Albumentations supports all of the most commonly used image transform operations (see Figure 1) and some domain- or task-specific ones, for example changes in weather conditions for autonomous vehicles perception modeling [57]. The rest of this central section is organized as follows: we list features that make Albumentations stand out compared to other similar solutions, and provide examples of code to illustrate how to use them in practice.

4.1. Declarative Definition of Parameters

Albumentations follows the best practices of object-oriented design, and each augmentation operation in the library is implemented as a class with clear and documented structure. Class hierarchy diagram is shown in Figure S1. A corresponding class constructor defines a range of random parameters for a specific image transform operation. The example below illustrates parameter definitions:
  • import albumentations as A
  • aug = A.RandomSizedCrop(min_max_height=(128, 256),
  •     height=224, width=224, p=0.3)
In this example, we instantiated an augmentation transform object that crops a portion of an image (the crop size is randomly sampled from the range of [ 128 , 256 ] pixels) and resizes it to a  224 × 224 square image with a 30% chance of that to be actually applied. Probabilistic execution has a great advantage when constructing complex augmentation pipelines. More importantly, declarative definition of parameters for all augmentations makes it very easy to experiment with different combinations of augmentations.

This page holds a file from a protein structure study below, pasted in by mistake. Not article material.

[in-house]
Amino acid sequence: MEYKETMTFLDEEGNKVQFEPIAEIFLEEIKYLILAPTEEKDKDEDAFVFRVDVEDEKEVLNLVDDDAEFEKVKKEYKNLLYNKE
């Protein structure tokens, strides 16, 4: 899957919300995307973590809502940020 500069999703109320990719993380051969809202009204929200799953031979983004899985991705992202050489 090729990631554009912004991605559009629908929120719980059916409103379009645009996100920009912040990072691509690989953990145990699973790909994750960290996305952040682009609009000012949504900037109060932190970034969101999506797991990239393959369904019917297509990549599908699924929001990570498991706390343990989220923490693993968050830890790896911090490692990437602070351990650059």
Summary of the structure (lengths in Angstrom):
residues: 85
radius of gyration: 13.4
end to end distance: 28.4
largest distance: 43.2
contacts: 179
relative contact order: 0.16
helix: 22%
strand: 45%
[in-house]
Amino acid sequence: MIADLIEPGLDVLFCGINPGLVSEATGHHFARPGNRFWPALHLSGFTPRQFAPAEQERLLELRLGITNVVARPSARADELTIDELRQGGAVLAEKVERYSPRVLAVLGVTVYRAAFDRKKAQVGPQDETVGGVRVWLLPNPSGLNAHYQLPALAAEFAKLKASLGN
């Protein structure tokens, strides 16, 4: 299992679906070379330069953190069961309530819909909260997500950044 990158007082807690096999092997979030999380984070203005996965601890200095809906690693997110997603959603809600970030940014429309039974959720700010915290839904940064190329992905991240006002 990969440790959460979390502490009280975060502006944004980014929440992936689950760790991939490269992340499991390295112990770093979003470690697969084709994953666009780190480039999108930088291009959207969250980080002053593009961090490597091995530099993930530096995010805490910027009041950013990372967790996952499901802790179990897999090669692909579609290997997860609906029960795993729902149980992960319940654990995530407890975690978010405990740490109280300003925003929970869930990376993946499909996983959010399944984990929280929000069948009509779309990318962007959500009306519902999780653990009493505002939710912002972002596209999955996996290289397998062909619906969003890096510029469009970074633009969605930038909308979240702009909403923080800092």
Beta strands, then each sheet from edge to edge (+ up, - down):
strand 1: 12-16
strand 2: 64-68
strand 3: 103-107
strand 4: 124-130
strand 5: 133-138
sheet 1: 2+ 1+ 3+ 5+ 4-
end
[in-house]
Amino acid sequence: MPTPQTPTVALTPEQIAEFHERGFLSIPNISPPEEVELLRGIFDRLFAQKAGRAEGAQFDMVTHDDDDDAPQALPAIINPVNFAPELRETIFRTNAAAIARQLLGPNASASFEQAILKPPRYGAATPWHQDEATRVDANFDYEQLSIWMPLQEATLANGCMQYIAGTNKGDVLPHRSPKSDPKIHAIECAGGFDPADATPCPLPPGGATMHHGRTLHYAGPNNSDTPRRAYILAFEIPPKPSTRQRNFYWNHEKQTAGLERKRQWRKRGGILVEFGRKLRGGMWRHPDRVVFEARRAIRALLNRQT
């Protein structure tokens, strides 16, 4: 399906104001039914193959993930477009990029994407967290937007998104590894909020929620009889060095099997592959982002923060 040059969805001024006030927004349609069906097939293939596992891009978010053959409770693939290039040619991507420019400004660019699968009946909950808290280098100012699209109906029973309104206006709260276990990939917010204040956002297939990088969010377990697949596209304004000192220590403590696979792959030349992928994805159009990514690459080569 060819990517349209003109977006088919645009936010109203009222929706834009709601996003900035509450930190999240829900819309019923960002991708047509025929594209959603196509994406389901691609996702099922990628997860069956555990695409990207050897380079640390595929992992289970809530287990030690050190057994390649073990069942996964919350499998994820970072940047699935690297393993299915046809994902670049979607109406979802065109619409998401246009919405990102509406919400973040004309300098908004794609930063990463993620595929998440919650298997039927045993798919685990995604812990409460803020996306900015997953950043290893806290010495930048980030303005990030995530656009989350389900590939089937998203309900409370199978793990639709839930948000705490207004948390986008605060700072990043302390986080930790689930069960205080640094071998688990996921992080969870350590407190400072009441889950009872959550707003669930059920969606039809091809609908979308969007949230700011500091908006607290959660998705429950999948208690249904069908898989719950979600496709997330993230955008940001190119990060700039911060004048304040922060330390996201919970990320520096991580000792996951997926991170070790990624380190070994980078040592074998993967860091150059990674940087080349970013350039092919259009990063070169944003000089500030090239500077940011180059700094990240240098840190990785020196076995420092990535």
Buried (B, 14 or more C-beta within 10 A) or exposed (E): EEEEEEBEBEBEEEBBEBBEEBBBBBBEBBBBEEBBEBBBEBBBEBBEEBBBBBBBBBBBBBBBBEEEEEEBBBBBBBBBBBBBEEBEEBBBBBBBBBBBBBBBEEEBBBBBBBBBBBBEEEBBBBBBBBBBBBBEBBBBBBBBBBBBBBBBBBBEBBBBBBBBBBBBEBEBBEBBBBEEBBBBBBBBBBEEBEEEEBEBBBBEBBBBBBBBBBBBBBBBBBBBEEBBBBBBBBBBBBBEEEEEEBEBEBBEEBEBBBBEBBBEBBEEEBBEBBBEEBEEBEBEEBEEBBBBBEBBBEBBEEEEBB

Once created, an instance of any augmentation transform is callable, which allows applying that augmentation to a particular image that is passed as a named argument:
  • image = cv2.imread("test.png")
  • augmented_dict = aug(image=image)
  • image_out = augmented_dict["image"]
Although Albumentations can be used in the way shown in the example above, one of the design principles is to simplify the use of API as much as possible and reduce the chance of making a mistake. Therefore, Albumentations offers a composition of multiple augmentations in a complex pipeline.

4.2. Composition